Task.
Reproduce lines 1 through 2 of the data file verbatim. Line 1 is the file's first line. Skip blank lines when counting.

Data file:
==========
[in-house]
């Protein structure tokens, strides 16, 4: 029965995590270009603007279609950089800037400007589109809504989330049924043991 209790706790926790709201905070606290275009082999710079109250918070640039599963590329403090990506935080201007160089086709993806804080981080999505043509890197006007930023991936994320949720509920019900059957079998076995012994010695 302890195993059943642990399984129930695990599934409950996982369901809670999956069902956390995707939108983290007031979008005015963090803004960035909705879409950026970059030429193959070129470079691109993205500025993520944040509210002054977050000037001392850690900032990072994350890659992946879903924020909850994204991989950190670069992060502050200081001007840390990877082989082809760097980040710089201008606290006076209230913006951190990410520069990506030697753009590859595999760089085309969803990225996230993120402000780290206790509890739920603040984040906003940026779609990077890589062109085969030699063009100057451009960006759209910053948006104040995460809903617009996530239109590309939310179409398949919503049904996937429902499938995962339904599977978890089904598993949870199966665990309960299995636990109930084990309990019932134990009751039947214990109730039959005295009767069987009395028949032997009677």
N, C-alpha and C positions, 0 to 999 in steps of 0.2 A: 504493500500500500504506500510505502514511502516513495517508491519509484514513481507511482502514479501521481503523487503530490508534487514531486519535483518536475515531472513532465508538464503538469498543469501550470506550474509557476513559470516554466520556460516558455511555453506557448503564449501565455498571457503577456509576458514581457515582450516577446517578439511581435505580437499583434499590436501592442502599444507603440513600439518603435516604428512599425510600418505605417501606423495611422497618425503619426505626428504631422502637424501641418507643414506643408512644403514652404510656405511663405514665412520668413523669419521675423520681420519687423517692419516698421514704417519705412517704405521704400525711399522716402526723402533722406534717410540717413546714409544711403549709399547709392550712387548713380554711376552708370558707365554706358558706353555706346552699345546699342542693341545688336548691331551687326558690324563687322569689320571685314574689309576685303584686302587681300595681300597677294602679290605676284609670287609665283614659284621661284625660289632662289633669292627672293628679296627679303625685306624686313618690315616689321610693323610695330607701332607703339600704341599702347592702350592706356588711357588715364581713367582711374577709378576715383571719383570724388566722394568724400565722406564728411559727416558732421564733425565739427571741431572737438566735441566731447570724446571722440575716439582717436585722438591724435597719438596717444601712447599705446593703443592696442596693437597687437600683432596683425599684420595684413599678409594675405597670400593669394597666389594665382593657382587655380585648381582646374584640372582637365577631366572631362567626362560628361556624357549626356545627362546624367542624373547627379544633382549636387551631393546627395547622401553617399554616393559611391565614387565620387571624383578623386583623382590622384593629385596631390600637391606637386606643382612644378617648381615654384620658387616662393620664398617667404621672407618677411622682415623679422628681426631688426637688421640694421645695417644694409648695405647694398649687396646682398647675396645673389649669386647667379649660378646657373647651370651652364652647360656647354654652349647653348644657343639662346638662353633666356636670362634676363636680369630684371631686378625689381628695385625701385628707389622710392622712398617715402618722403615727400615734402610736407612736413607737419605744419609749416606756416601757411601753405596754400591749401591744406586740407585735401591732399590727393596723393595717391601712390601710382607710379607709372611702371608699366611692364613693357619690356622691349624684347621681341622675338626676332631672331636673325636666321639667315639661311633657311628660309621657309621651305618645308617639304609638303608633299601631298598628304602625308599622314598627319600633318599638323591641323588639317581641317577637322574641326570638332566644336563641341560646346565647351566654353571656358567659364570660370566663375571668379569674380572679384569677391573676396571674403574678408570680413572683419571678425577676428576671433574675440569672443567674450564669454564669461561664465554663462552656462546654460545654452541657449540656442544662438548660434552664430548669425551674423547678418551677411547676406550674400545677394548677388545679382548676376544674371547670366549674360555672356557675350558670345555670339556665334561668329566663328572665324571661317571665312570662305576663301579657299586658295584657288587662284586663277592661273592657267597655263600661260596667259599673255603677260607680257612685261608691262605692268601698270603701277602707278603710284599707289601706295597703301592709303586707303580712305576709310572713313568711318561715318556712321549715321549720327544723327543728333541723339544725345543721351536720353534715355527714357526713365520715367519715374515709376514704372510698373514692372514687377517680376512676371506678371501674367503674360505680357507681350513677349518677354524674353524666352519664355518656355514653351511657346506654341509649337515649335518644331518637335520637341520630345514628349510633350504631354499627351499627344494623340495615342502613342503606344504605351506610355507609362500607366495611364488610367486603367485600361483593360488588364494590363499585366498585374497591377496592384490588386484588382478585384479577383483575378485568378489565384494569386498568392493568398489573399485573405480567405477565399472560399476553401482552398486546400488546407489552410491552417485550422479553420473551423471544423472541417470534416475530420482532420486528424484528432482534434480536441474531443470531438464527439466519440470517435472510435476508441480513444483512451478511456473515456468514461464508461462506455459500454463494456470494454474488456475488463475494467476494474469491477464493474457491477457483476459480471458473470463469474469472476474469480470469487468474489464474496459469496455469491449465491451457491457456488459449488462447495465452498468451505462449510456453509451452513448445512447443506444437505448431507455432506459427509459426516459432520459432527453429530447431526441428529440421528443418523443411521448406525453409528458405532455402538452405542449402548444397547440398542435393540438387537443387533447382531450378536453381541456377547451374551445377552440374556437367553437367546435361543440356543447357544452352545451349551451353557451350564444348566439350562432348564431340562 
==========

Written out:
[in-house]
């Protein structure tokens, strides 16, 4: 029965995590270009603007279609950089800037400007589109809504989330049924043991 209790706790926790709201905070606290275009082999710079109250918070640039599963590329403090990506935080201007160089086709993806804080981080999505043509890197006007930023991936994320949720509920019900059957079998076995012994010695 302890195993059943642990399984129930695990599934409950996982369901809670999956069902956390995707939108983290007031979008005015963090803004960035909705879409950026970059030429193959070129470079691109993205500025993520944040509210002054977050000037001392850690900032990072994350890659992946879903924020909850994204991989950190670069992060502050200081001007840390990877082989082809760097980040710089201008606290006076209230913006951190990410520069990506030697753009590859595999760089085309969803990225996230993120402000780290206790509890739920603040984040906003940026779609990077890589062109085969030699063009100057451009960006759209910053948006104040995460809903617009996530239109590309939310179409398949919503049904996937429902499938995962339904599977978890089904598993949870199966665990309960299995636990109930084990309990019932134990009751039947214990109730039959005295009767069987009395028949032997009677």